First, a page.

Snakeroot has flowers with a round dense head and its leaves are smooth and narrow with 1 stem.

Heath Aster
Aster ericoides
(Also called White Prairie Aster)
Longevity: Perennial
Height: 3 ˝ feet tall
Flowers: White
Bloom Dates: September through October
Heath Aster has many tiny white flowers with a yellow center, the flowers’ stems have tiny leaves.

Shooting Star
Dodecatheon meadia
(Also called American Cowslip and Prairie Roosterbill)
Longevity: Researching
Height: 12-18 inches
Flowers: White or Pink or Lavender
Bloom Dates: April through early May
Shooting Star flower petals turn back and its leaves grow from the ground.

Prairie Phlox
Phlox pilosa
(Also called Downy Phlox)
Longevity: Researching
Height: 1-2 feet
Flowers: Pink
Bloom Dates: May through early June
Prairie Phlox flowers have a rounded head and its stalks are hairy.

Prairie Mimosa
Desmanthus illinoensis
(Also called Illinois Bundleflower and Pickle-weed)
Longevity: Perennial
Height: 2 - 4 feet tall
Flowers: White
Bloom Dates: Mid June through mid July
Prairie Mimosa is a large legume with a much branched, shrublike growth form. Its leaves are touch sensitive, folding together when handled, its seeds are eaten by quail and other birds. Its fruit comes in a cluster (bundle) of pods.


Illinois Tick Trefoil

Desmodium illinoense
(Also called Illinois Tick Clover)
Longevity: Perennial
Height: 3-5 feet tall
Flowers: Purple
Bloom Dates: Mid June through late July
Illinois Tick Trefoil’s leaves are divided into 3 parts on short stems. There are hooked hairs on the loments (seed pods) that cause them to cling to clothing or fur, like ‘ticks’. The plant competes well with native grasses, due to its deep roots, rapid growth, and shade-tolerant leaves.

Leadplant
Amorpha canescens
Longevity: Perennial
Height: 2 feet tall
Flowers: Violet
Bloom Dates: Early June through late July
Leadplant’s flowers come in small spikes and has finely divided greyish leaves. It prefers dry prairies and hillsides and is usually associated with bluestem grasses. Native Americans used the dried leaves for tea and pipe smoking.

Links to Prairie Grasses and Wildflowers

Prairies in the Prairie State
A site covering the various aspects of prairie plants by the Illinois State Museum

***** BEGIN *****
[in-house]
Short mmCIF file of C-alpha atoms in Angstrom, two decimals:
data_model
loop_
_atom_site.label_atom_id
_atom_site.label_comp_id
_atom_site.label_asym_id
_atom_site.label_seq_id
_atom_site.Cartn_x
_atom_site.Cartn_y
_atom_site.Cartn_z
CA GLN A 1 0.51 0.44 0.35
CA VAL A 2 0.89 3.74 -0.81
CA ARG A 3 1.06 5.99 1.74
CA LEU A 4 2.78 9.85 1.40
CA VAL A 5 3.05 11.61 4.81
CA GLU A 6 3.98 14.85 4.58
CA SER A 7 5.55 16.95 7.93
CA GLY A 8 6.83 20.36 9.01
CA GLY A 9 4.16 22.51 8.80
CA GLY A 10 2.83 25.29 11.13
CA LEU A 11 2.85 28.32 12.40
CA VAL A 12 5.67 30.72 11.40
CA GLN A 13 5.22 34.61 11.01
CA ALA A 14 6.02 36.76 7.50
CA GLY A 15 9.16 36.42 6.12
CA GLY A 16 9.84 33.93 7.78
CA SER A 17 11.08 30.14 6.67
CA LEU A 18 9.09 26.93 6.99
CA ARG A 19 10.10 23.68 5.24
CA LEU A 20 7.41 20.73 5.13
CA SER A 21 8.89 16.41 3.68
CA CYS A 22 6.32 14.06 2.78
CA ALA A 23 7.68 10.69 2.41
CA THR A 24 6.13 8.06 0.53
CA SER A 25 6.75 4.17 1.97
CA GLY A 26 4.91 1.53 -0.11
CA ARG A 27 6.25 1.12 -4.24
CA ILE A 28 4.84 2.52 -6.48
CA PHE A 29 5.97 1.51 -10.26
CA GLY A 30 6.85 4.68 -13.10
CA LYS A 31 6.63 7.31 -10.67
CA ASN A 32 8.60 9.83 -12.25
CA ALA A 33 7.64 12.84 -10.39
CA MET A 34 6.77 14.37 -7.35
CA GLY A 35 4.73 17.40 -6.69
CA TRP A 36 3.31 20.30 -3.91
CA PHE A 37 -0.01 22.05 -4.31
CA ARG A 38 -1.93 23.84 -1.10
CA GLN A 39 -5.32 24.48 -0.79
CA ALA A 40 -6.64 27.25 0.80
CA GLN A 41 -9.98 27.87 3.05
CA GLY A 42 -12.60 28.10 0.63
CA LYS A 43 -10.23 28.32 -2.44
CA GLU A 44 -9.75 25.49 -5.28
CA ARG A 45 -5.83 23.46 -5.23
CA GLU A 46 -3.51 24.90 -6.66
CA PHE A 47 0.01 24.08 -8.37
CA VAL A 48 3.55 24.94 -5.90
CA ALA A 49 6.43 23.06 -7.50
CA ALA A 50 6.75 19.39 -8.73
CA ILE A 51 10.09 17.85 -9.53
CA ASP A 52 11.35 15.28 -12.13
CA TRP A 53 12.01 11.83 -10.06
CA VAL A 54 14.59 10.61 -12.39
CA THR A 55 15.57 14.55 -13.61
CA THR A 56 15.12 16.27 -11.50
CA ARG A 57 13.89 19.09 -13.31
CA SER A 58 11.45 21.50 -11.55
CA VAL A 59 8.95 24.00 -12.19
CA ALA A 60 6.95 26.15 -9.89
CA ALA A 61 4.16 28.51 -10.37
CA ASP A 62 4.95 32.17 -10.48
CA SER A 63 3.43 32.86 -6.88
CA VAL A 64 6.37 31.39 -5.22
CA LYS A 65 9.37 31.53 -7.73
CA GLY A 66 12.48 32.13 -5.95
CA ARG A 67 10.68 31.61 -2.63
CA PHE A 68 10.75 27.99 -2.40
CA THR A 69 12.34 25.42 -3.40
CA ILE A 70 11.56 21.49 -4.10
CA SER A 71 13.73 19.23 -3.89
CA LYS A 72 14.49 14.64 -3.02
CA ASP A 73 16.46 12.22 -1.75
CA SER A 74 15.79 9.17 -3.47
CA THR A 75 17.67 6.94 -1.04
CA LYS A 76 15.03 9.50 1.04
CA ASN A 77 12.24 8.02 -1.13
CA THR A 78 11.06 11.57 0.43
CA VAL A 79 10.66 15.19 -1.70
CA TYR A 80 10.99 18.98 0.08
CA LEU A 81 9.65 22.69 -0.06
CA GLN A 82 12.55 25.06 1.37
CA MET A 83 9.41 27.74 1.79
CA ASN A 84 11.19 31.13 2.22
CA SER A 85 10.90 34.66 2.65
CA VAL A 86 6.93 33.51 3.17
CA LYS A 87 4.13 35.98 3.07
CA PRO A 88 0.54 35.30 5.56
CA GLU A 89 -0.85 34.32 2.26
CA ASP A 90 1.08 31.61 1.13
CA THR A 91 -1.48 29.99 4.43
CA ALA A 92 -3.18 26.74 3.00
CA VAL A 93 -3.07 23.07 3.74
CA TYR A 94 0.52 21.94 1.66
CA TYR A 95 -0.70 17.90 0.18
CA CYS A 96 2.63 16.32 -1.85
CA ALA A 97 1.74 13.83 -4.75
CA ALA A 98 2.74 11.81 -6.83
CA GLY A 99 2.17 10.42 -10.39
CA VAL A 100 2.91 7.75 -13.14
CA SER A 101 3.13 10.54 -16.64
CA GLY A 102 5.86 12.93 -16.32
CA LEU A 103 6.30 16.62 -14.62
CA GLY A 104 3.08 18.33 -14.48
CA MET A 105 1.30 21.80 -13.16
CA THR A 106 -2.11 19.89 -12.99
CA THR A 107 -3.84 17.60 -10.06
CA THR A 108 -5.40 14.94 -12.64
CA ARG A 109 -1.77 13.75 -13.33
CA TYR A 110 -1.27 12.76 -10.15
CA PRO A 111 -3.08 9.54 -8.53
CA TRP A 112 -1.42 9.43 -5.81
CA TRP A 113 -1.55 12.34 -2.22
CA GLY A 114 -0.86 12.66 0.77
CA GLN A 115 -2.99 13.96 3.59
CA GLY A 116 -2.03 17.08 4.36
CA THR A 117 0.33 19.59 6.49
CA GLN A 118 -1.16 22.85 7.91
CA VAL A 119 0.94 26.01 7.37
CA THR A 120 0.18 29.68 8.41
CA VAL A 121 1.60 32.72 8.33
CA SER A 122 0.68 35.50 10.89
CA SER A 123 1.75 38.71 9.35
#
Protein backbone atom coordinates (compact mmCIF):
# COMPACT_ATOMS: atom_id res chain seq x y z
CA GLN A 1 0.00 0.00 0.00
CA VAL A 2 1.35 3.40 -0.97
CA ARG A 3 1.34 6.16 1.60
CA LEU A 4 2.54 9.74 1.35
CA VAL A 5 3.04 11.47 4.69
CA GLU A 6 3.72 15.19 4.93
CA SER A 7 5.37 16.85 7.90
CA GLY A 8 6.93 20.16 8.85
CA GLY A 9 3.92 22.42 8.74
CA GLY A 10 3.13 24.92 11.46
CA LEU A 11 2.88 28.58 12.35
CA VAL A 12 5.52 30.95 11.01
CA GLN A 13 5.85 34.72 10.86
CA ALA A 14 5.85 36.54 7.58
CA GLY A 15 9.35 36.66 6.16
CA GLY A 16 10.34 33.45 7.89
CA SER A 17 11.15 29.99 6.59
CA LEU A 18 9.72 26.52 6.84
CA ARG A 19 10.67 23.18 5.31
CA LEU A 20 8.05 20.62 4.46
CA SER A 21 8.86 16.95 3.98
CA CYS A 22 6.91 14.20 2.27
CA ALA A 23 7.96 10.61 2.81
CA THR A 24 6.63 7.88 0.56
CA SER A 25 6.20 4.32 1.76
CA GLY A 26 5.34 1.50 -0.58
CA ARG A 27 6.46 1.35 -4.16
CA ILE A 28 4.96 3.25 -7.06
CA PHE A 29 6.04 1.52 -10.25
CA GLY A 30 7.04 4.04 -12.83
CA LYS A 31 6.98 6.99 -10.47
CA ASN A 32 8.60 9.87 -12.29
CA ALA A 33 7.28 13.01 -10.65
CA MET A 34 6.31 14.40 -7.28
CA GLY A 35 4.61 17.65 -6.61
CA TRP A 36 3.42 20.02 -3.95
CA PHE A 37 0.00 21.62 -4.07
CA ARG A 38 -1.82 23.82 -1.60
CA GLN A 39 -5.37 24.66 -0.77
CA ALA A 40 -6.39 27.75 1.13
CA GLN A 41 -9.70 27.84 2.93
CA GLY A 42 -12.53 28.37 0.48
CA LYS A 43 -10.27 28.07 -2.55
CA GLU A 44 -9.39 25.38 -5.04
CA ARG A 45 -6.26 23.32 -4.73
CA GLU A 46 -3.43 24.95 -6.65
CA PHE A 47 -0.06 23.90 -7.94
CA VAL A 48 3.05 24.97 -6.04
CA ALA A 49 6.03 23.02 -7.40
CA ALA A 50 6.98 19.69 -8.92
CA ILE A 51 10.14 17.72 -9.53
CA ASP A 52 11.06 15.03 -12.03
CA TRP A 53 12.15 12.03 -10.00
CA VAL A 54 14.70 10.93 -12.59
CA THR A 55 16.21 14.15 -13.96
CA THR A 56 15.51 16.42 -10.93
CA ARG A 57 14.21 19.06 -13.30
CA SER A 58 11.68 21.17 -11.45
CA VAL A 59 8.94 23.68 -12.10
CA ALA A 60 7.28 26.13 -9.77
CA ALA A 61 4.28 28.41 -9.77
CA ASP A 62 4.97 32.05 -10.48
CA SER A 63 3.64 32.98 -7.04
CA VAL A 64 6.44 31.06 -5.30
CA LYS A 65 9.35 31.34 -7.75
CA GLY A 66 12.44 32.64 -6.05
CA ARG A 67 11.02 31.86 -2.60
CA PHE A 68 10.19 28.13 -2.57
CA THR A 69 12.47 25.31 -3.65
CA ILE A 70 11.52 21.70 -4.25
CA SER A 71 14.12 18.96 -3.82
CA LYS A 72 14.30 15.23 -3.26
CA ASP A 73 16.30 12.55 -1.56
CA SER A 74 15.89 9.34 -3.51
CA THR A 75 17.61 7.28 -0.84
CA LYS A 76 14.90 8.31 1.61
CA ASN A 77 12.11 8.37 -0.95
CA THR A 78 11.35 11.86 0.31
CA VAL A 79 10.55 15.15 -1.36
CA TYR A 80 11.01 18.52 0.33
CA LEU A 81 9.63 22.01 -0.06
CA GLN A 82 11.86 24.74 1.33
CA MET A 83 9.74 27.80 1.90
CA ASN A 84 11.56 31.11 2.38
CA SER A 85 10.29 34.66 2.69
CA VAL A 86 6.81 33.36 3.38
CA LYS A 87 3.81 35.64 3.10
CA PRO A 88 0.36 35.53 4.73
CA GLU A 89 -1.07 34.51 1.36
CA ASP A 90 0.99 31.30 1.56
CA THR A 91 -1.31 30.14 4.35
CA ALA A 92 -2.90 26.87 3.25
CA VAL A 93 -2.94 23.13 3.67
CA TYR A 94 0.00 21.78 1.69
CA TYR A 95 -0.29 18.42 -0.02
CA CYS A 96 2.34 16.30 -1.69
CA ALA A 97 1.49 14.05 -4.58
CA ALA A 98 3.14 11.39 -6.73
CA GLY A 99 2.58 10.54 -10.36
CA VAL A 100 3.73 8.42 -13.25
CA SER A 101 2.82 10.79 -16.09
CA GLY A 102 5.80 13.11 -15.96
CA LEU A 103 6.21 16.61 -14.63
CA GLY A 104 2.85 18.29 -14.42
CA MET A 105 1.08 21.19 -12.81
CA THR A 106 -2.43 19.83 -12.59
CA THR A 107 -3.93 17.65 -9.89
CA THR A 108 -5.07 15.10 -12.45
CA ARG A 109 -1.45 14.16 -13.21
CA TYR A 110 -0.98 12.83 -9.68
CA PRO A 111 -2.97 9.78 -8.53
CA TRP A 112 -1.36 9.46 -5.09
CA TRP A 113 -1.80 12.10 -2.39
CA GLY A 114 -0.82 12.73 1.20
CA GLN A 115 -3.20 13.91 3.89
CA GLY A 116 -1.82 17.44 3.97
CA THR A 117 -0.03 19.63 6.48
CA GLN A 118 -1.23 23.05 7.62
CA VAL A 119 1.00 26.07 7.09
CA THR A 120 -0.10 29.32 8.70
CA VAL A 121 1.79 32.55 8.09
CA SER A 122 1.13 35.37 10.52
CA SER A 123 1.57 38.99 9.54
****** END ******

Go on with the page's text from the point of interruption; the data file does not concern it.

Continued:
Kansas Wildflowers and Grasses
Produced by Kansas State University, this site has pictures and descriptions of many of the wild vegetation that can be found in the West Central Illinois region.

Noble Foundation Plant Image Gallery
Produced by the Samuel Roberts Noble Foundation in Ardmore, Oklahoma, this site has pictures and descriptions of many of the wild vegetation that can be found in the West Central Illinois region.

Area Highlights
Welcome to the Kingdom
of Calhoun County
Two Rivers National
Wildlife Refuge
Mississippi
River Ferries
Historic
Elsah, Illinois
     


 
  Regional Guides
to the Middle Mississippi River Valley
 
       
  Meeting of the Great Rivers
National Scenic Byway
Ste. Genevieve &
French Colonial Country
Gateway to the West
St. Louis & St. Louis County
        
 
   Meeting the Missouri
Historic St. Charles County
The Lincoln Hills Region
Northeast Missouri
   
 
  The Tri-States Area
Iowa, Illinois & Missouri
The Mississippi River
Meets the Ohio River
   
  greatriverroad.com Home Page
Your index to over 800 informative pages covering the Middle Mississippi River Valley.
  At greatriverroad.com we strive for accuracy.
If you have any corrections, suggestions or information
you would like to see contact the webmaster.
For advertising information contact marketing.
Copyright 2001-2011
greatriverroad.com - Elsah, Illinois